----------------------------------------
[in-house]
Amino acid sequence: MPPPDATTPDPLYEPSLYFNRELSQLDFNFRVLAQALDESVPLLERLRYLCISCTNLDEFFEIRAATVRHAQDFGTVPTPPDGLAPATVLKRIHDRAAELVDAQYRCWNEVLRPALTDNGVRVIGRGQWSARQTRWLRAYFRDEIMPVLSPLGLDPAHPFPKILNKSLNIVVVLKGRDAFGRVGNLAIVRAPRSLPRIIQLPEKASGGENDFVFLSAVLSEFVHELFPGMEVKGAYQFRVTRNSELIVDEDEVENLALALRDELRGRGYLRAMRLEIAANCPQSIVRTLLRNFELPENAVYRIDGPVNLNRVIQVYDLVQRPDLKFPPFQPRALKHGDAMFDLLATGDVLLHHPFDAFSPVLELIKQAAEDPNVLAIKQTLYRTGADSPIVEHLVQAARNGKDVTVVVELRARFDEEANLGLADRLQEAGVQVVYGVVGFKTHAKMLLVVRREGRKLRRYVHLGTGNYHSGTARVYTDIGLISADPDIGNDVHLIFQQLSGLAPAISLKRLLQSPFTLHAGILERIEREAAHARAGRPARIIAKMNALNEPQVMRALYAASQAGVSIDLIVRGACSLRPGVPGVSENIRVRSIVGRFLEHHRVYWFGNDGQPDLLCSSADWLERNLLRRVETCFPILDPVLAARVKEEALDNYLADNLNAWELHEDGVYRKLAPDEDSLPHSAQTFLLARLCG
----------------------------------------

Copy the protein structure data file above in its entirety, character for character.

[in-house]
Amino acid sequence: MPPPDATTPDPLYEPSLYFNRELSQLDFNFRVLAQALDESVPLLERLRYLCISCTNLDEFFEIRAATVRHAQDFGTVPTPPDGLAPATVLKRIHDRAAELVDAQYRCWNEVLRPALTDNGVRVIGRGQWSARQTRWLRAYFRDEIMPVLSPLGLDPAHPFPKILNKSLNIVVVLKGRDAFGRVGNLAIVRAPRSLPRIIQLPEKASGGENDFVFLSAVLSEFVHELFPGMEVKGAYQFRVTRNSELIVDEDEVENLALALRDELRGRGYLRAMRLEIAANCPQSIVRTLLRNFELPENAVYRIDGPVNLNRVIQVYDLVQRPDLKFPPFQPRALKHGDAMFDLLATGDVLLHHPFDAFSPVLELIKQAAEDPNVLAIKQTLYRTGADSPIVEHLVQAARNGKDVTVVVELRARFDEEANLGLADRLQEAGVQVVYGVVGFKTHAKMLLVVRREGRKLRRYVHLGTGNYHSGTARVYTDIGLISADPDIGNDVHLIFQQLSGLAPAISLKRLLQSPFTLHAGILERIEREAAHARAGRPARIIAKMNALNEPQVMRALYAASQAGVSIDLIVRGACSLRPGVPGVSENIRVRSIVGRFLEHHRVYWFGNDGQPDLLCSSADWLERNLLRRVETCFPILDPVLAARVKEEALDNYLADNLNAWELHEDGVYRKLAPDEDSLPHSAQTFLLARLCG